We moved on and the next field revealed just a doe so with the light going we decided the best plan was to go back and see if the malform had moved. It took a long walk to get downwind of the field we hoped he might be in but as we approached, looking through the hedge, I could see a deer grazing a long way down the field and Dan confirmed it was the big buck. I couldn’t see the 4 pointer but Dan soon spotted him lying down in long grass between us and the big buck. This was going to be tricky!
Rifle prepared and sticks ready we moved up very slowly, the ground was wet, squelchy and noisy and any moment we thought that the small buck would spook. Luck was with us and we got to the hedge with both deer still settled. I carefully got into a shooting position but the buck was grazing away from us, moving left then right and then directly away. Dan reckoned it was about 160 yards so to get a better rest we used both his sticks and mine. I wasn’t happy as the deer kept moving and I was finding it hard to get a steady aim. Finally the deer turned sideways, I got a steady aim and squeezed the trigger – “click” bloody misfire! I couldn’t believe it, Dan calmly said, “reload” and took the dud round. The deer had moved again so we had another wait whilst I got settled and waited for the deer to turn broadside. All the time the range was increasing but it eventually went broadside again, I picked a point about 2" high to allow for the range that was now getting close to 180 yards and I had a steady aim so I squeezed the trigger again. This time there was no mistake and the deer lurched forward at the shot. “He’s hit!” said Dan and then “he’s down!” Then “he’s up again, reload.” Then, “no he’s down again and he’s not getting up!”
When we got to him he turned out to be a major malform with two long tines on the right with a small brow tine than Dan felt would be counted, on the left he had a long main tine and behind it two that seemed partially fused together and on the back point there was a slight split into two small times making him a 7 pointer and with his massive coronets Dan felt he should make a silver but it was hard to say. I had hit him at the right height but about 1.5" too far back but a good shot nonetheless and my longest off sticks.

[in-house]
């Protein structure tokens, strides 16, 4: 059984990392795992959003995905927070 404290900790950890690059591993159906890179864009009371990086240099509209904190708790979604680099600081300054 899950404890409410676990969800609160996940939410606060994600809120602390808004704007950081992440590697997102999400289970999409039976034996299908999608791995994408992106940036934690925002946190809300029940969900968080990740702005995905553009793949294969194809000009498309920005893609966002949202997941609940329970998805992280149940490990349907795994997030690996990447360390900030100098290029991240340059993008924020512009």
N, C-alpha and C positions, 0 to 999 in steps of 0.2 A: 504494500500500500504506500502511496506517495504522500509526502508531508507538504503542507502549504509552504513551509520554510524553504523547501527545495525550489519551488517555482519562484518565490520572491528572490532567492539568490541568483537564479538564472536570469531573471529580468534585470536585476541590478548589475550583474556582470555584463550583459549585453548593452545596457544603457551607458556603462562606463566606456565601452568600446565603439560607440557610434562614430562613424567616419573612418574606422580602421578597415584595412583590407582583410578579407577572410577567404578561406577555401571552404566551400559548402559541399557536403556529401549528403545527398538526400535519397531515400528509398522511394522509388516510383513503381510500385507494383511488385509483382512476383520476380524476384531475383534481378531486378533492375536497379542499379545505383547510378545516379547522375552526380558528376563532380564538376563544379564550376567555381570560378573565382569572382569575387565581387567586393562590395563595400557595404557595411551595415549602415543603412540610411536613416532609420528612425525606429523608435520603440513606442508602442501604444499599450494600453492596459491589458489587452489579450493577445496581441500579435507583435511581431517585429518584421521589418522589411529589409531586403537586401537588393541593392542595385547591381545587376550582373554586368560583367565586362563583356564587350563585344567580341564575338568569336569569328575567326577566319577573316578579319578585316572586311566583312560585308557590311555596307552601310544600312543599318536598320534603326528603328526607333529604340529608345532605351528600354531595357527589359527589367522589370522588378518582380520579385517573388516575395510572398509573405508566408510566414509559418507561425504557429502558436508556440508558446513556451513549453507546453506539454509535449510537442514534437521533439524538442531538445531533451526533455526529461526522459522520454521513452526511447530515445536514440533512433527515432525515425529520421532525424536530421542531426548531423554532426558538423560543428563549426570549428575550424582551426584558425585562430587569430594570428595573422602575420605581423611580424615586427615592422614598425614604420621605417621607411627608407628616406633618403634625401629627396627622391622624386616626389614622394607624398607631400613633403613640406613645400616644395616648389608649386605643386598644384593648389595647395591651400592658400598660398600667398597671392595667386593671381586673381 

Dan gralloched him and commented on his size as we put him in the roe sack. He headed back to fetch the car and I carried the deer and the gear along the field edge to the track to wait for him. We did the photos and then headed for the game dealer to get him in the chiller. The buck weighed in at 46lbs in the jacket making him the largest that Dan could remember from his ground.
Once we got back to Dan's, taken a few photos and said goodbye, I headed back for Wales on roads that were now empty and I sailed home in well under 4 hours taking 30 minutes off the original satnav estimate. I nearly collected a muntie buck sauntering across the road a few miles from Dan’s but just missed him and otherwise had a trouble free trip that seemed to pass very quickly as I relived the stalk over and over again to the backdrop of Pink Floyd - Pulse.
I’ve really got to give Dan a lot of credit, he is a total gentleman, you seldom meet a stalker who is as patient, fair and honest as Dan and on top of that he’s a great bloke and good company. Thanks Dan!
That's Dan's gold medal next to it for comparison. I can't wait to get him measured now.